The email survey asked 485 members of the National Association of Social Workers to consider different scenarios in which children of...

1 in 4 Parents Say No to Play Date Invites

Many U.S. parents are selective about their children's play dates, with nearly one-quarter refusing invitations because they're not comfortable leaving their child in the other parent's care, a new survey finds.

Their main concerns about play dates include children being unwatched, hearing inappropriate language, getting into medications and harmful substances, and getting injured, ac...

Many Parents Not Following Safe-Sleep Advice for Babies

Many U.S. parents are not heeding recommendations on how to put their babies to sleep safely, a new government study finds.

Most babies are being placed on their backs to sleep -- one of the key ways to reduce the risk of sudden infant death syndrome (SIDS), the study found.

But relatively few parents are following some other recommendations: Less than one-third said they o...

When Baby Makes Four

When people in non-monogamous relationships decide to have a baby, they may find that hospitals are not ready to handle their childbirth needs, a new study suggests.

The study is among the first to look into the health care experiences of people in "polyamorous" relationships.

While the term might sound exotic, it's estimated that 20% of adults have willingly been in a n...

Raising a Child With ADHD Can Test a Parent

Parenting can be tough business, but when your child has attention deficit hyperactivity disorder (ADHD) the task can often be overwhelming.

Over time, that stress can give rise to a certain amount of friction between the parent and child, one expert notes.

Dara Babinski, a child psychologist with Penn State Medical Center in Hershey, Pa., has spent considerable time delving...

Pressuring Kids to Diet Can Backfire, Damaging Long-Term Health

Parents want the best for their children. Eat well. Get enough sleep. Exercise. But sometimes pressuring your teen to diet or lose weight may end up harming them, a new study suggests.

It found that parents who urge their kids to diet might actually be boosting their odds for obesity later in life. It's also tied to an increased risk for eating disorders.

The phenomenon can ...

Trying to Conceive? Both Dad and Mom Should Give Up Drinking in Months Before

Women have long been told to cut out drinking if they are pregnant or think they might become pregnant.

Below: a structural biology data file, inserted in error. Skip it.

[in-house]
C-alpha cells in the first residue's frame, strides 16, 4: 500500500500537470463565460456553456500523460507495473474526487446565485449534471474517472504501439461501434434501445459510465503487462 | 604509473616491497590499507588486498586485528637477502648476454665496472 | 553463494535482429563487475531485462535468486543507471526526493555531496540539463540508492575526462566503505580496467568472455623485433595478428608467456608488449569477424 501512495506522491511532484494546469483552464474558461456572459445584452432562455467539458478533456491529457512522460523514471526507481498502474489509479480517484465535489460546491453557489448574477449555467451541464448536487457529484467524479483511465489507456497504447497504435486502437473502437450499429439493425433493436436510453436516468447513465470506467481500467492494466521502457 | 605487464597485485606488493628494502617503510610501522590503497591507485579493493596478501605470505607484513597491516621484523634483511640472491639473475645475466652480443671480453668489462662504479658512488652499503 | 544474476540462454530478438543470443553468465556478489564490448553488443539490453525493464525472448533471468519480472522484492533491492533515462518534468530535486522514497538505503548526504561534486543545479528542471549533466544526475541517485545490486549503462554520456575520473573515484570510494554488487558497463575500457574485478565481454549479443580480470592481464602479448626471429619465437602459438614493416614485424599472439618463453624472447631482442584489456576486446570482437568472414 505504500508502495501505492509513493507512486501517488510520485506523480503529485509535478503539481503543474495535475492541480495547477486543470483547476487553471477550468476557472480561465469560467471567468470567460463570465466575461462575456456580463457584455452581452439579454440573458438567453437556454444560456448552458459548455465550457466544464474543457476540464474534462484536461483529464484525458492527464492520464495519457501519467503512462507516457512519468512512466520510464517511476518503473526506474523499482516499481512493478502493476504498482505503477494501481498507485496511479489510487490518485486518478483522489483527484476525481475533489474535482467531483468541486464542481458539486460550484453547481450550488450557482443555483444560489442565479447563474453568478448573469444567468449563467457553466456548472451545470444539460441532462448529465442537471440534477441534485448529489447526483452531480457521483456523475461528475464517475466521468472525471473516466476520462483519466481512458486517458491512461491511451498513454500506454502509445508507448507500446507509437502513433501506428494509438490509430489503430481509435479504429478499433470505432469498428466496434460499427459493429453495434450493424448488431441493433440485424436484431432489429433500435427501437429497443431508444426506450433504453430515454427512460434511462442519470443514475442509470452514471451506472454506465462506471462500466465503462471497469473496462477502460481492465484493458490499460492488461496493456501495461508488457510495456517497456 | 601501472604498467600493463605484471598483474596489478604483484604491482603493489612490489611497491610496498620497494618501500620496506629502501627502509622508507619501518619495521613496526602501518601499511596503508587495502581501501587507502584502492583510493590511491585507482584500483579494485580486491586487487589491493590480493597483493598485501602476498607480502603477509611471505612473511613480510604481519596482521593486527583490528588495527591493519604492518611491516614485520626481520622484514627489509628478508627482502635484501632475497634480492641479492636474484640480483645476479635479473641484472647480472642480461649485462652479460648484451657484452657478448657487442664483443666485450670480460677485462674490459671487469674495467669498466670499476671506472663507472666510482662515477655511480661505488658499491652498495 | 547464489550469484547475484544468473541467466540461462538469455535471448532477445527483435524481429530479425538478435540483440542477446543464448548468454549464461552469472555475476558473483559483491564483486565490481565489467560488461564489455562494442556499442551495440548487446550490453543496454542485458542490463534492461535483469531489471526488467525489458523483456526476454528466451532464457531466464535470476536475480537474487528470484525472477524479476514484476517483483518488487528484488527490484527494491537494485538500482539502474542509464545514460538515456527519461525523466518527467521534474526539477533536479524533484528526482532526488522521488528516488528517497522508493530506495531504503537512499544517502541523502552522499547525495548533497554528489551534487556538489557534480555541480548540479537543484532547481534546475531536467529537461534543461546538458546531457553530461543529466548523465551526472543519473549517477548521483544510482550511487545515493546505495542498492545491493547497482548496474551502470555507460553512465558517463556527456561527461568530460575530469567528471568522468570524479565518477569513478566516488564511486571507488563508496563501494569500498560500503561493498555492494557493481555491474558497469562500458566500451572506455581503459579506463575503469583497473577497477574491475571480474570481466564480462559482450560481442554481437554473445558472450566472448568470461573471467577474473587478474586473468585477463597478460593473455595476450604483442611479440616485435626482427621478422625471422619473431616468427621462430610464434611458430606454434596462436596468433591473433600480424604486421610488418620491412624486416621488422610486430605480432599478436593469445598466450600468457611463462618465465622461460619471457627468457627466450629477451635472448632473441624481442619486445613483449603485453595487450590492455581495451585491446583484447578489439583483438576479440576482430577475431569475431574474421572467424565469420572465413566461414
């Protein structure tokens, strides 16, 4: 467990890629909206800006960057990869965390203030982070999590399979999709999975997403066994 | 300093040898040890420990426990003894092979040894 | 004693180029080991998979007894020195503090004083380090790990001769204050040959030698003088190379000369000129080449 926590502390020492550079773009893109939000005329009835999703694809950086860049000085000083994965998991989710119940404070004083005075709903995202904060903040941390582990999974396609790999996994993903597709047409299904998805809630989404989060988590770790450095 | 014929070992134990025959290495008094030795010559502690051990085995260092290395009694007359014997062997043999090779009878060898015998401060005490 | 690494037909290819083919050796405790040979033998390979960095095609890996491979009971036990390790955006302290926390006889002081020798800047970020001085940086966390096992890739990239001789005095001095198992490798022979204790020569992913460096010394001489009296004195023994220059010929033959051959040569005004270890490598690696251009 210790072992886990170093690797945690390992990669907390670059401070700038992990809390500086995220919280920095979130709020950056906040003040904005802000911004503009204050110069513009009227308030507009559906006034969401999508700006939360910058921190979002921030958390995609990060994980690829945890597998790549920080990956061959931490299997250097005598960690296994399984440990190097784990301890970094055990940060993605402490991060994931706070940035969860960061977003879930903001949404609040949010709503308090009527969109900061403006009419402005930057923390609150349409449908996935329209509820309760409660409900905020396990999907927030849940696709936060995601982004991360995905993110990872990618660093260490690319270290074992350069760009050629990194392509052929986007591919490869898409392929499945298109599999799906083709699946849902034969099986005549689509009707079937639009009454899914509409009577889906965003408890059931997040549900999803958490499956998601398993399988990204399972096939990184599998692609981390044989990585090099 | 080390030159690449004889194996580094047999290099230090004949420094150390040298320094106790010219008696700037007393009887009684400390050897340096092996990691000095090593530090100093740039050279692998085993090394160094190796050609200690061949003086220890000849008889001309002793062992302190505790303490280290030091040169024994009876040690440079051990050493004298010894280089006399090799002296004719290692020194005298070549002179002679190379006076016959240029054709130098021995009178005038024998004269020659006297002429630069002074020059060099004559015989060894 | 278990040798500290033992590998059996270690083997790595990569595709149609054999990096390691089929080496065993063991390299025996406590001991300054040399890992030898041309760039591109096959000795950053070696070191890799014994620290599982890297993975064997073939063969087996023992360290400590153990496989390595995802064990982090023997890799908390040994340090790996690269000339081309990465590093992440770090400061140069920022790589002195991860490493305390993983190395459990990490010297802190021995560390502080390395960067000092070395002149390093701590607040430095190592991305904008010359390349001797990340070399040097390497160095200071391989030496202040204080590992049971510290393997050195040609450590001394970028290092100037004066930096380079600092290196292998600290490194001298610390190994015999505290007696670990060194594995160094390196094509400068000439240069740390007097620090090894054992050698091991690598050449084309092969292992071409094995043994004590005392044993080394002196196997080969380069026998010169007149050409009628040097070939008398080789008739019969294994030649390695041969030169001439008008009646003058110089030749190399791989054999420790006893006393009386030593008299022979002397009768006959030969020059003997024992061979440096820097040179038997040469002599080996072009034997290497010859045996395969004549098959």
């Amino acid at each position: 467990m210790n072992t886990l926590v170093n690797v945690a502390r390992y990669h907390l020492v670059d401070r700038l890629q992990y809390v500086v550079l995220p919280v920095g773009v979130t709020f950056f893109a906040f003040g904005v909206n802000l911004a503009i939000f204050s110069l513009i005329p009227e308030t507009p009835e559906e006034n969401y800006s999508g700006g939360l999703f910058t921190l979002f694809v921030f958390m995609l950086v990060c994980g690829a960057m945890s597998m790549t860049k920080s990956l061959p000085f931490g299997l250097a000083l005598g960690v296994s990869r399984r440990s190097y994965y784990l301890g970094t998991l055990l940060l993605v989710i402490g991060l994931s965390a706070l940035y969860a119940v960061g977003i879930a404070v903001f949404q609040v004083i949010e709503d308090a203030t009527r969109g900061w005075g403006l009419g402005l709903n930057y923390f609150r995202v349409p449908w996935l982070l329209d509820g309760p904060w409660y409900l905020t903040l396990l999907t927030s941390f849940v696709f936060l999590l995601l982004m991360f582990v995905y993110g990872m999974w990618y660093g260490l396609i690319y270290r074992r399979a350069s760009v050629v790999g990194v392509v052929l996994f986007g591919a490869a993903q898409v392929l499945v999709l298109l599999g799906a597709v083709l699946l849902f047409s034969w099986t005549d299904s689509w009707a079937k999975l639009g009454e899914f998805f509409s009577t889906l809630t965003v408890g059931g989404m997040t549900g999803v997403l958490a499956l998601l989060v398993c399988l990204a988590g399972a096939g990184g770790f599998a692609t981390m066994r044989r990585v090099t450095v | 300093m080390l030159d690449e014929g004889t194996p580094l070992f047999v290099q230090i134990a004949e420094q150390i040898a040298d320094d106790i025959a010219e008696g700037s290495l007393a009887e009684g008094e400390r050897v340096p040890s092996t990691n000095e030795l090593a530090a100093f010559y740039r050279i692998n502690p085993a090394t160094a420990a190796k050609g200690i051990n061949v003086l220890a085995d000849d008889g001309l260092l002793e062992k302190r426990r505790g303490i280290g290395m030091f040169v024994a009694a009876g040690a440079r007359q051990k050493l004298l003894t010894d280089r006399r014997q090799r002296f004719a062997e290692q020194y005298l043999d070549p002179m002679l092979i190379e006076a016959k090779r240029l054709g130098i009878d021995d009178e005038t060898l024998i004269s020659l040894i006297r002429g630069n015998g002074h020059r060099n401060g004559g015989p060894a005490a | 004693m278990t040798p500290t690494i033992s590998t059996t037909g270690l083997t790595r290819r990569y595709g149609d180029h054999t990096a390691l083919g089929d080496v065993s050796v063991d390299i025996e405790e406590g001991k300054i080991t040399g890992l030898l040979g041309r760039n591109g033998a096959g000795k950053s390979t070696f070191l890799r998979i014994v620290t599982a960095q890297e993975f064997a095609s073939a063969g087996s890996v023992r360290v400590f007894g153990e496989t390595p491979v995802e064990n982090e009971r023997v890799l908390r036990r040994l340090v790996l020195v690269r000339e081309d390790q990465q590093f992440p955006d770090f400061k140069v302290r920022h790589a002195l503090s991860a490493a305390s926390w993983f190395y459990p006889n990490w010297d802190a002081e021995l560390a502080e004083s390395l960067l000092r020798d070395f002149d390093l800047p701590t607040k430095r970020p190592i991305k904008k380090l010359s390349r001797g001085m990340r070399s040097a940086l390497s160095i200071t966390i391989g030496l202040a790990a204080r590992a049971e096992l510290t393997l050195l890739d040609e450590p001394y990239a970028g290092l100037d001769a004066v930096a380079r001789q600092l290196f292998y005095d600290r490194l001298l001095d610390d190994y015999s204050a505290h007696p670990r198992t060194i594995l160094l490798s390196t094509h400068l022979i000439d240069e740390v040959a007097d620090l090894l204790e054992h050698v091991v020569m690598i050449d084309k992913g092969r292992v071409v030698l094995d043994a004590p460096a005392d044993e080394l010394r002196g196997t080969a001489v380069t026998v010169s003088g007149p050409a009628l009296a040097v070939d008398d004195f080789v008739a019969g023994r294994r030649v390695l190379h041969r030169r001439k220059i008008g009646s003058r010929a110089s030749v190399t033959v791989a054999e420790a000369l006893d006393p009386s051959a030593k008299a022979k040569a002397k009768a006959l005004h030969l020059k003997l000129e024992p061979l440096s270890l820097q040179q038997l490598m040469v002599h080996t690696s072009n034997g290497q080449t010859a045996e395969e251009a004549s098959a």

But a new study suggests that men hoping to become fathers should also stay away from alcohol for at least six months before trying to conceive.

If would-be moms and dads drink in the three months before pregnancy, and if mom drinks during the first trimester, they run the...

Troublesome Teen? Try Changing Your Tone

If your teenager won't cooperate, Mom, it might just be your tone of voice.

Speaking in a controlling tone unleashes a range of negative emotions in your son or daughter and pushes him or her away, researchers warn.

For the study of more than 1,000 14- and 15-year-olds, British researchers asked mothers to give their teens instructions using the same words, but different to...

Paper Books Beat Tablets for Parent-Child Interactions, Study Finds

Parents seeking quality reading time with their toddlers would do well to choose an old-fashioned book over a newfangled e-reader, a new study argues.

Parents and kids appear to have a better shared experience when they're reading a book together than when they read with a tablet, researchers report.

Parent and child tended to tussle over the tablet, explained lead researche...

Depressed Moms, More Anxious, Troubled Kids?

If a mother is depressed, her young children might be at risk for hyperactivity, aggressiveness and anxiety, a new study suggests.

Interestingly, a father's depression only affected kids if mom was also depressed, the researchers found.

"Depression among parents both during and after pregnancy not only affects the person suffering from depression but also has a long-term imp...

For Poor Kids, Less Time Spent on Reading, Exercise: Study

As they get older, poor kids tend to read and exercise less than their better-off counterparts, a new study finds.

"How children spend their time has important implications for their emotional, social and cognitive development, and consequently for their future," said lead study author Slawa Rokicki, an instructor at the Rutgers University School of Public Health in New Brunswick, N.J...